Andrew Dabbs, Digital Media Strategist at The MediaShop, says that business has been caught out more than ever before and the companies that held back on their digital transformation may not make it through 2020. But what is digital transformation?
They said: ‘there is time’, ‘the investment in technology could be made next year’, that ‘things were not going to change overnight’, ‘consumer habits will remain the same’, ‘don’t change something that’s not broken’, and then Covid-19 happened.
The world has spun into absolute shock with global economies taking the brunt of the devastation. South Africa is providing relief to the tune of at least R500bn, while other countries like the UK announced an unprecedented package of government-backed and guaranteed loans to support businesses, making an initial £330 billion of guarantees available (R23 to £1 = R7,590,000,000,000Tn).
According to Technopedia, ‘Digital transformation is the changes associated with digital technology application and integration into all aspects of human life and society. It is the move from the physical to digital.’
According to Mckinsey, ’16% of respondents say that their organisations’ digital transformations have successfully improved performance and also equipped them to sustain changes in the long term. An additional 7% say that performance improved but that those improvements were not sustained. In traditional industries like oil and gas, automotive, infrastructure and pharmaceuticals, digital transformation is even more challenging: success rates fall between 4% and 11%. Success rates also vary by company size. Organisations with fewer than 100 employees say that their respondents are 2.7 times more likely to report a successful digital transformation than those from organisations with more than 50,000 employees.’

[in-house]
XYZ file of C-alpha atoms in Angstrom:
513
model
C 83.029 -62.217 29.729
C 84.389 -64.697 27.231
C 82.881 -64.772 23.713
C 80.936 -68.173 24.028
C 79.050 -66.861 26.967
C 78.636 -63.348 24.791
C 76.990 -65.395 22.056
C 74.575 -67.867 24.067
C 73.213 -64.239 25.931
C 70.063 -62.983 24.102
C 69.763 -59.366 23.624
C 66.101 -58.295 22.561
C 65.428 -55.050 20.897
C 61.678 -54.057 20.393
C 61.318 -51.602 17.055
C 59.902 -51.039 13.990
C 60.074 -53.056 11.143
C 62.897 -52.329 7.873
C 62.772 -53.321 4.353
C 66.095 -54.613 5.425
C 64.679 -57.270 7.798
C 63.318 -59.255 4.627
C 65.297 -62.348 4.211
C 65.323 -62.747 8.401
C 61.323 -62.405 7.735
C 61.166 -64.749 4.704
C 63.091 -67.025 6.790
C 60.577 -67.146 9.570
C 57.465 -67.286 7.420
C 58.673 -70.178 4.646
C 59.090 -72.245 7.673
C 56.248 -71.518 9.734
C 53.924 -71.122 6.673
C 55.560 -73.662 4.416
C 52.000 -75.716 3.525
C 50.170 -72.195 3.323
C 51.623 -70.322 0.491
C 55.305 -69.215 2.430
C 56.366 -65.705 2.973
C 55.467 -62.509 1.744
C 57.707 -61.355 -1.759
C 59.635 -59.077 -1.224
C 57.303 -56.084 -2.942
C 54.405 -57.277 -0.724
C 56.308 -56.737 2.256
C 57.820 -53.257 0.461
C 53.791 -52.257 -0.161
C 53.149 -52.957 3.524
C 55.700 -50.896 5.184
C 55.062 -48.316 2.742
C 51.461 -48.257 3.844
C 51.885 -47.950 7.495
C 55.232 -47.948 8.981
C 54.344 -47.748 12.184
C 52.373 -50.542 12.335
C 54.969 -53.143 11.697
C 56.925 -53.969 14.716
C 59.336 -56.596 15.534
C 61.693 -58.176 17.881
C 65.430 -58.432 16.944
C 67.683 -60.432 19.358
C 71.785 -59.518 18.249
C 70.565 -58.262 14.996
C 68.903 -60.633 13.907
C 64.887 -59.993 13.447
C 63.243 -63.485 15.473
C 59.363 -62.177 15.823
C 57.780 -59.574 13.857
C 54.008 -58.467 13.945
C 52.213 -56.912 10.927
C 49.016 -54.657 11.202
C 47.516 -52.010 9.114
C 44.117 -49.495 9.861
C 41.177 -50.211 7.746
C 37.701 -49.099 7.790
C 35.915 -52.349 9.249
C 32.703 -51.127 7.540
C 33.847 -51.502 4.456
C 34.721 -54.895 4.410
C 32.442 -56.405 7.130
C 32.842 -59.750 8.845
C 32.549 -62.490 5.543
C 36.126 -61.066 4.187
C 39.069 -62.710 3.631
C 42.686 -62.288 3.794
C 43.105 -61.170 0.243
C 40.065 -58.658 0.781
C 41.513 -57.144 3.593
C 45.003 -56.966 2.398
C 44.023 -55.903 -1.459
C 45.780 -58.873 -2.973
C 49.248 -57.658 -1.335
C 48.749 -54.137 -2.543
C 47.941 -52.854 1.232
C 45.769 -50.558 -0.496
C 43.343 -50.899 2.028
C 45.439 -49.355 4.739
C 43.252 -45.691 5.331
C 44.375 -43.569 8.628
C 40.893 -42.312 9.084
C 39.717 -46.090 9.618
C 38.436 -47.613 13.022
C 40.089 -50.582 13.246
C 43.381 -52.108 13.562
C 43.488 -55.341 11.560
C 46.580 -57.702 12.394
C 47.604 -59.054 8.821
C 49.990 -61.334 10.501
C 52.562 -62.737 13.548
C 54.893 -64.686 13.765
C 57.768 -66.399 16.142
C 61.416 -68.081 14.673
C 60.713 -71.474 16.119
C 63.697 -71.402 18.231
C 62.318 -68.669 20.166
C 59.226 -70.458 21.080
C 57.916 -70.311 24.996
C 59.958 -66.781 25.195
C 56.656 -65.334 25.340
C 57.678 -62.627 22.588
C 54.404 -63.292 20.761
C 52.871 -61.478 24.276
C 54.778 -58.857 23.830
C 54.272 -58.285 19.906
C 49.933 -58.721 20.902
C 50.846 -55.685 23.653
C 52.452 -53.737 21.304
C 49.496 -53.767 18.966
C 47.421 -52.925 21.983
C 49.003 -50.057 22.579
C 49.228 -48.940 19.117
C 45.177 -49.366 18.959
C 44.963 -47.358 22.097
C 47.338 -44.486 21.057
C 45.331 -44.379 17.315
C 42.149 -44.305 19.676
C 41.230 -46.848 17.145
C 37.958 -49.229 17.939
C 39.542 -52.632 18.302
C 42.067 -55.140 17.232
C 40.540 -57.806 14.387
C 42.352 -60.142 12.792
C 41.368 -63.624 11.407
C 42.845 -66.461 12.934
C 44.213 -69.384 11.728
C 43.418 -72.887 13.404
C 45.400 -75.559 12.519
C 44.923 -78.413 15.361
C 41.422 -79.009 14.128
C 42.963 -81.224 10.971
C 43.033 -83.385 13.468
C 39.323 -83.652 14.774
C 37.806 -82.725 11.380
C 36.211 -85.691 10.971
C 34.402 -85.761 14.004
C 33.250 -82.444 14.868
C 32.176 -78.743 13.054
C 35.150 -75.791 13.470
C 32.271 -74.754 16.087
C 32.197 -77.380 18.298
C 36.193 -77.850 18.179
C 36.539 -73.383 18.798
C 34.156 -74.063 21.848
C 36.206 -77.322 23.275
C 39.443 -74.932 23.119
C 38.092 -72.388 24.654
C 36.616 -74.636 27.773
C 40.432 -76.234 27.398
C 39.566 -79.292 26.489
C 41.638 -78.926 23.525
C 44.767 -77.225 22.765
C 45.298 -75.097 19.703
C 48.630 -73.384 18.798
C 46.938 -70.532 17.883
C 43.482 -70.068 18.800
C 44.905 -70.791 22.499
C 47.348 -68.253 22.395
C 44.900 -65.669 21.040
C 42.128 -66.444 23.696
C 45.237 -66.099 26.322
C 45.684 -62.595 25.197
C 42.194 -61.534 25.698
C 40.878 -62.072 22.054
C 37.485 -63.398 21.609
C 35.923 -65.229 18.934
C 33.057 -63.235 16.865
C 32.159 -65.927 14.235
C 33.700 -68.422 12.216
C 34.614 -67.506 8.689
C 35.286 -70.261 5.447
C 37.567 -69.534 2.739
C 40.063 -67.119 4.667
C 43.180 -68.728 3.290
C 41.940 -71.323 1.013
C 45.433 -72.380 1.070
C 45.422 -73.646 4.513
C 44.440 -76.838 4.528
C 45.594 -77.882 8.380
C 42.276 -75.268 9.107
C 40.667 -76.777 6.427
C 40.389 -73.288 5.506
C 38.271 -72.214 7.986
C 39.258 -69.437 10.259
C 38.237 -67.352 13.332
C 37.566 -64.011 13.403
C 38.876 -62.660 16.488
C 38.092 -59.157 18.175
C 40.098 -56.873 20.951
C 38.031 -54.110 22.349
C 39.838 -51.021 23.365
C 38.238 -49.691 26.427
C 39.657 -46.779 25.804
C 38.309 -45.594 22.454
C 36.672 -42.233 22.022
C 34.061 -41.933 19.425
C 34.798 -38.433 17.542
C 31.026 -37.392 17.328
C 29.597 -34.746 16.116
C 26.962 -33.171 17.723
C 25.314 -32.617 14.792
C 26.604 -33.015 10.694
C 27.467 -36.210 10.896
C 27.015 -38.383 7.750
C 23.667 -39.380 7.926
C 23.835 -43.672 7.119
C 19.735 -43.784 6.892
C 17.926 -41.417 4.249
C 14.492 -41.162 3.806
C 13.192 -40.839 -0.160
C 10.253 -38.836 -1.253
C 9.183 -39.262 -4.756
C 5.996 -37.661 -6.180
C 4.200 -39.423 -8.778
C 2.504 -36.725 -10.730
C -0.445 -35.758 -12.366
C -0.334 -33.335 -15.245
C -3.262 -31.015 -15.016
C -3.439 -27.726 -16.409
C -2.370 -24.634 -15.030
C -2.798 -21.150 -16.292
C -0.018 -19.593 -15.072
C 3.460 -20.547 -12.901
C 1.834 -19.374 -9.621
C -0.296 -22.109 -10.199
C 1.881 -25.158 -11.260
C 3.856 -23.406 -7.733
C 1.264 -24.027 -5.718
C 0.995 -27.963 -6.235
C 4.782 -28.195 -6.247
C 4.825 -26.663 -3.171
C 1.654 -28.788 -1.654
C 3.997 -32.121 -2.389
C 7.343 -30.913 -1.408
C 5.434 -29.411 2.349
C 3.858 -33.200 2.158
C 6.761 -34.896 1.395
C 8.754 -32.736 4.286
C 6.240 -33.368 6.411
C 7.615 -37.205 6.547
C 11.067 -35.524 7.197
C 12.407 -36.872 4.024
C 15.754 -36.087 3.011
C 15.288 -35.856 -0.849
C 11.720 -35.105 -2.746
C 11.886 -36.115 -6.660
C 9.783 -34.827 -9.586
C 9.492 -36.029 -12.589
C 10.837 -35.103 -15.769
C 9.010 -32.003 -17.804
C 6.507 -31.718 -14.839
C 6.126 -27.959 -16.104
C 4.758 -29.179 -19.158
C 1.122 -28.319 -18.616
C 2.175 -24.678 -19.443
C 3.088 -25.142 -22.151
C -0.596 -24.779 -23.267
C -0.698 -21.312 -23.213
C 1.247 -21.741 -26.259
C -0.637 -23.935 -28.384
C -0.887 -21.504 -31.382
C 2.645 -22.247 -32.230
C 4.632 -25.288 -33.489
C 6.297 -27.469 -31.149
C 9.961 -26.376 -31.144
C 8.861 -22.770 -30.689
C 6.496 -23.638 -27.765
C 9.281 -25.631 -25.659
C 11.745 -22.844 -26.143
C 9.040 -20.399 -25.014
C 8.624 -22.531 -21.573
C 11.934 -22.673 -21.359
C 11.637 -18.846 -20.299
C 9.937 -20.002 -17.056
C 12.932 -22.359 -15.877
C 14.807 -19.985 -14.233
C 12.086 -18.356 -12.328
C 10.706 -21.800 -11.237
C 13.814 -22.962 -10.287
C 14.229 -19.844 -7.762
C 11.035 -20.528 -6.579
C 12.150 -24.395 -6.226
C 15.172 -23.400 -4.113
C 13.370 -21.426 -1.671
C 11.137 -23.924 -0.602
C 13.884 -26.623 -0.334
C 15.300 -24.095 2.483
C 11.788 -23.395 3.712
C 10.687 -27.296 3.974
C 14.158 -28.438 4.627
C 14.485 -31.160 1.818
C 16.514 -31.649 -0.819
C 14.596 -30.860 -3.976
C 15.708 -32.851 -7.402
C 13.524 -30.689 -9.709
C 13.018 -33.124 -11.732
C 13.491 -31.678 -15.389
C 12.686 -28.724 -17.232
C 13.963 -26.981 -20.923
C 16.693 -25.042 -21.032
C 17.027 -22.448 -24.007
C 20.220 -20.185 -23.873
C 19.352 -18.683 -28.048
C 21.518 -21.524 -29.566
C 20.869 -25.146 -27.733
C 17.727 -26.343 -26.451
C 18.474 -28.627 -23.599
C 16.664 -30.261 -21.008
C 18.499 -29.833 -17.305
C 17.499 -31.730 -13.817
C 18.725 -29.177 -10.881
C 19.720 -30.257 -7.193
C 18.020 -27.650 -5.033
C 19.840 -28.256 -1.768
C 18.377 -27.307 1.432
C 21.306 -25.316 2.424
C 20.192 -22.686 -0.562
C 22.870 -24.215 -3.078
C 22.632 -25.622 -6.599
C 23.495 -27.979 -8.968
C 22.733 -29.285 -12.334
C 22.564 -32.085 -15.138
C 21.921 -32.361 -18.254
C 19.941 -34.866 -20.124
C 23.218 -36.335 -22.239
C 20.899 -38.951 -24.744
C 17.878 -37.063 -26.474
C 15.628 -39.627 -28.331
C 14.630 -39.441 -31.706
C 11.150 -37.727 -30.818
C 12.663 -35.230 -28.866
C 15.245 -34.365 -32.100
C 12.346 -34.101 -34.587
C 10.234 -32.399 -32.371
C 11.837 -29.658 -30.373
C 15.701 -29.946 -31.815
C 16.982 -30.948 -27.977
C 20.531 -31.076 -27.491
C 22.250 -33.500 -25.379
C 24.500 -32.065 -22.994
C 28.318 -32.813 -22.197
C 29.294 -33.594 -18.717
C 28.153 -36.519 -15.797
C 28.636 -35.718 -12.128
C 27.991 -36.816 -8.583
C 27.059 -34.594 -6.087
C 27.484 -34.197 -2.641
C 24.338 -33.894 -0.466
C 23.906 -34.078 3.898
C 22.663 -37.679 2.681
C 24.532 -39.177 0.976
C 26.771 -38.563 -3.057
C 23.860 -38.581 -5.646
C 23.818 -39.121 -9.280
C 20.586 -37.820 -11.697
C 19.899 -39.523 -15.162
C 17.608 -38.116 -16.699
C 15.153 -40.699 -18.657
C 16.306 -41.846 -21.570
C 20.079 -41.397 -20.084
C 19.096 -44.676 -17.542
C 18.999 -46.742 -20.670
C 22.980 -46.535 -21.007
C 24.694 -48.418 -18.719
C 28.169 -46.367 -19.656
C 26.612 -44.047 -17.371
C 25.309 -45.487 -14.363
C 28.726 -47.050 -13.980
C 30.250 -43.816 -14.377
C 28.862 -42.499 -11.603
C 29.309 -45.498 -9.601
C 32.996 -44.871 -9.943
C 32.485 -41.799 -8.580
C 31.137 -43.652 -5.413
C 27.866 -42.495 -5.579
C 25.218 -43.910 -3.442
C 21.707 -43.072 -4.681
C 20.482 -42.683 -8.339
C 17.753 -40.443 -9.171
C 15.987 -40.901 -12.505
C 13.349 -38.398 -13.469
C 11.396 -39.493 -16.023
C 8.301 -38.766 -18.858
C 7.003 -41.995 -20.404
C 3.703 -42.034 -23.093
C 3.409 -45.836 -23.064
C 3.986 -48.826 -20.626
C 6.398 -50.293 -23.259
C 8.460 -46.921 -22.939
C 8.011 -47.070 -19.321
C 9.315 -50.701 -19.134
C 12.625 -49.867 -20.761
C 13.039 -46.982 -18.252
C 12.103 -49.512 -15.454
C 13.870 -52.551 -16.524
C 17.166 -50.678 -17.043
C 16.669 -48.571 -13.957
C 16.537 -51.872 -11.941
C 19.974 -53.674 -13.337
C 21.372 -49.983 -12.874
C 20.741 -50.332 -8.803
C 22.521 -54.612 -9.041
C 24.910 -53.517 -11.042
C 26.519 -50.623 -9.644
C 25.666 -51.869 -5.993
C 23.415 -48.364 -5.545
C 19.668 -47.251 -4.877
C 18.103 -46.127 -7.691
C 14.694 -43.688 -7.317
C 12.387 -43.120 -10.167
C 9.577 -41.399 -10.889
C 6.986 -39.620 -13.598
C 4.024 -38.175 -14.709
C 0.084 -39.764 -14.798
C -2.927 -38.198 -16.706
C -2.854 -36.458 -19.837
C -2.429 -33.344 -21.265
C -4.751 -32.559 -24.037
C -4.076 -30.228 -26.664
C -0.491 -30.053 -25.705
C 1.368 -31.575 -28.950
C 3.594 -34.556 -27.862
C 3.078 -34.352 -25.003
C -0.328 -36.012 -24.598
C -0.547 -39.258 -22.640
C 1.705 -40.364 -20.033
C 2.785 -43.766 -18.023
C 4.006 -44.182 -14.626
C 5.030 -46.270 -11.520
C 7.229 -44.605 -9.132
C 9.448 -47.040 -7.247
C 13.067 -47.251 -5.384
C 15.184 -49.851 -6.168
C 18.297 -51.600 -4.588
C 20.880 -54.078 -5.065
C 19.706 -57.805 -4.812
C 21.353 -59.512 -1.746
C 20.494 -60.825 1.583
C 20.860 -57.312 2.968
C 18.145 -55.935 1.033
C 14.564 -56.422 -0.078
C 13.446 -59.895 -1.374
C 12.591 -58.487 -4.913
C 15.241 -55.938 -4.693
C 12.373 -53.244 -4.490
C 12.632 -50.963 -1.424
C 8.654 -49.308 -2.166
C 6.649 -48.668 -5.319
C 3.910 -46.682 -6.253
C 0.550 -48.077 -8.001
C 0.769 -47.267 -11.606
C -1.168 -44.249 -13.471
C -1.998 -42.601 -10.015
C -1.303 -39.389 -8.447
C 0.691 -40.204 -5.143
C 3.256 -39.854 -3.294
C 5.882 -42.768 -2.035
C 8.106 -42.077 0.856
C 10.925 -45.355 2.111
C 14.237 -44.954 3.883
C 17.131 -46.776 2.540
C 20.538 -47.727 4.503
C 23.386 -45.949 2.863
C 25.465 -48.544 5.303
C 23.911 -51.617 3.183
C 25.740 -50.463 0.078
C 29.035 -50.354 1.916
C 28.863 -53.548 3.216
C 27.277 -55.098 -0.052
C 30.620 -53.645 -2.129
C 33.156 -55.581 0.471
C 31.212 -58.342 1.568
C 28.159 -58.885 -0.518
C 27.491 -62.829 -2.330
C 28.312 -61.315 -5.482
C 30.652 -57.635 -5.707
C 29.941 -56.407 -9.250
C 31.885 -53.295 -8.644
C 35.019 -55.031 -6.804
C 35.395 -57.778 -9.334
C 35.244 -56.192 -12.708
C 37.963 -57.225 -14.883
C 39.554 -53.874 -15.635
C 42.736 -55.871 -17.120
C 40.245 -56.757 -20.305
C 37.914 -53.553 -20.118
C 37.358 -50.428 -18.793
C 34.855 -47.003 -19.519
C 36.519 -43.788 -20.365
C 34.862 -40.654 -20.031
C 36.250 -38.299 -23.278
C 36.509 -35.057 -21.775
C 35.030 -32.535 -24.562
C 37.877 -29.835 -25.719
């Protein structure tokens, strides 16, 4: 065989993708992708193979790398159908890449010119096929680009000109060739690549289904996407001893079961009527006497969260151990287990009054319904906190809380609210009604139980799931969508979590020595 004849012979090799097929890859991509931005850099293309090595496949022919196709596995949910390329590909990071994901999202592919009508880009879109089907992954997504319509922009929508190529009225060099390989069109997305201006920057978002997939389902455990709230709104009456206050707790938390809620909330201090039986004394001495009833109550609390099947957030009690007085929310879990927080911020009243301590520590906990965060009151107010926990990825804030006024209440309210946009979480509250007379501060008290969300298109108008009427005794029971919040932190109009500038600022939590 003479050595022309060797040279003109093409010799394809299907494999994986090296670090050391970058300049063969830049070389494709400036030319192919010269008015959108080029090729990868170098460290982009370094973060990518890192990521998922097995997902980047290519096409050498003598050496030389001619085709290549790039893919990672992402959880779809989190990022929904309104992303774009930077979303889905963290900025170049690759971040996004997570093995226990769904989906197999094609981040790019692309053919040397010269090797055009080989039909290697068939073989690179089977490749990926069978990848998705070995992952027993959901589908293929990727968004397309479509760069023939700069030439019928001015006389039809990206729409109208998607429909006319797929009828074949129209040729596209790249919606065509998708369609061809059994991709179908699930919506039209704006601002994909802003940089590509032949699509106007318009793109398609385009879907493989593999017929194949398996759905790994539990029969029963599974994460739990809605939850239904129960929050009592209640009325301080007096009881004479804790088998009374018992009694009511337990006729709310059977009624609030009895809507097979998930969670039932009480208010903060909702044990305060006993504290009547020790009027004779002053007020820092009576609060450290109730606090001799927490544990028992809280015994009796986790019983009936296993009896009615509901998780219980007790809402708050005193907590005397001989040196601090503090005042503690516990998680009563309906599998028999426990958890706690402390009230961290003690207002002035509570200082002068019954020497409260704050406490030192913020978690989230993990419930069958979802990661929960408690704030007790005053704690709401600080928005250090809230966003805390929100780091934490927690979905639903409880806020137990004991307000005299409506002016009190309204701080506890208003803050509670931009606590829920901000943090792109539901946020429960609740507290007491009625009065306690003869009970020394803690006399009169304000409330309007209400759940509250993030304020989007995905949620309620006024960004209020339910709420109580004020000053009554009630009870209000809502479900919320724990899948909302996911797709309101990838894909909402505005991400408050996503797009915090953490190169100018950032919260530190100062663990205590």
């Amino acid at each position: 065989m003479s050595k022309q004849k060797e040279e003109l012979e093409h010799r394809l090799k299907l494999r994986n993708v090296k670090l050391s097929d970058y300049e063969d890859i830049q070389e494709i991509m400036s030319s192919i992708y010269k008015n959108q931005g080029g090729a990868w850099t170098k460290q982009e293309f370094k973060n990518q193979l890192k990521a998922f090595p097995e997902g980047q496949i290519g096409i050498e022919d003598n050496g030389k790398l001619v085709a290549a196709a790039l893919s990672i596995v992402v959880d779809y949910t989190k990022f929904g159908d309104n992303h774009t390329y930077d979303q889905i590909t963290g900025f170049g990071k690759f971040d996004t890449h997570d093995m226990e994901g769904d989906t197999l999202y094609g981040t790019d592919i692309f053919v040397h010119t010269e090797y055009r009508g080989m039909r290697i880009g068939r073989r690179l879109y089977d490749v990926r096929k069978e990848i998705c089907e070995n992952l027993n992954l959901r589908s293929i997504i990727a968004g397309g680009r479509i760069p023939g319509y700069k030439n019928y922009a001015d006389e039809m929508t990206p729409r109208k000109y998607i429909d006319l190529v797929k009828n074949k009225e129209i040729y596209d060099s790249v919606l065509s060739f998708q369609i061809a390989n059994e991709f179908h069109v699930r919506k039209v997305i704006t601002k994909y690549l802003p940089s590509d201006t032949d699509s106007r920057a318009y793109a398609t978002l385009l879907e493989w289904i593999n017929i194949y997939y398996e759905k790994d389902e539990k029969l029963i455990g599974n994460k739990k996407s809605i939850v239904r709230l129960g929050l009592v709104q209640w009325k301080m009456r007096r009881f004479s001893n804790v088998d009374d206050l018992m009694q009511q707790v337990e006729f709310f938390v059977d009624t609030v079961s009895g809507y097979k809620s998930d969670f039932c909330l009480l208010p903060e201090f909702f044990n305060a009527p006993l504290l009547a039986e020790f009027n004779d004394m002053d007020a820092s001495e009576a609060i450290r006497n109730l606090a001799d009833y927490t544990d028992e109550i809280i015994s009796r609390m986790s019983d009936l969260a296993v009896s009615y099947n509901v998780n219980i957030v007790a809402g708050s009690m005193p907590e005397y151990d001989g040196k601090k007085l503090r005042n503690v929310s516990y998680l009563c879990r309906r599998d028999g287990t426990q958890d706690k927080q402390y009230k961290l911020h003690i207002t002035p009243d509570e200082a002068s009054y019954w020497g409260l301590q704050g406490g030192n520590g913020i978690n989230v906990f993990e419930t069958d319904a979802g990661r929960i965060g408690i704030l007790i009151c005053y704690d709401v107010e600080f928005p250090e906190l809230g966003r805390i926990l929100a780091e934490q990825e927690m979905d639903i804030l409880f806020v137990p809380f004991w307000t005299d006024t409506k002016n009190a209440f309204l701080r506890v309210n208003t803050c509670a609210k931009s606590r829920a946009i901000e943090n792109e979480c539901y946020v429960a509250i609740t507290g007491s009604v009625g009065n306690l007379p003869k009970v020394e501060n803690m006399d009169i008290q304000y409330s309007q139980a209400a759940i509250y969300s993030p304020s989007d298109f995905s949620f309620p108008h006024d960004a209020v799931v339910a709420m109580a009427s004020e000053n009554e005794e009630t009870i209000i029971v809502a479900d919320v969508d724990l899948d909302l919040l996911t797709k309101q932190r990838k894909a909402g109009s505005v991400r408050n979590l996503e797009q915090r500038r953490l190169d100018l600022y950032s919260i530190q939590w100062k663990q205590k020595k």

It’s not a promising picture and this has been substantiated by the budget speech, UIF temporary relief, the Solidarity Fund, etc., so on a positive note, let’s consider which industries have successfully embraced digital transformation. In my opinion, the fitness/health and wellness industry is a leader in adopting technology.
The myriad of online content covers anything from dieting to high intensity exercise, which can all link back to a virtual leader board if you require it for your medical aid. Virtual games can be created between you and your colleagues, friends, family or even people who have the same interest and live in an area around you. The applications and associated brands who have connected individuals, built communities and collated databases based on goals, body weights and heart rates are endless.
If we consider the pure shortage of live sport and the inability for people to connect at races and events right now, it’s been wonderful to see people running a virtual two oceans marathon and multiple other races around their houses or on treadmills. We’ve also been lucky enough to see the world’s top cyclist competing on SS1 in a virtual tour.
Ultimately, technology is there for us to embrace and to make life easier. It’s time consuming and costly, but in the long run, it might help you keep your doors open and keep customers engaged. Hopefully we didn’t hedge all our bets on there being another day to look at digital transformation.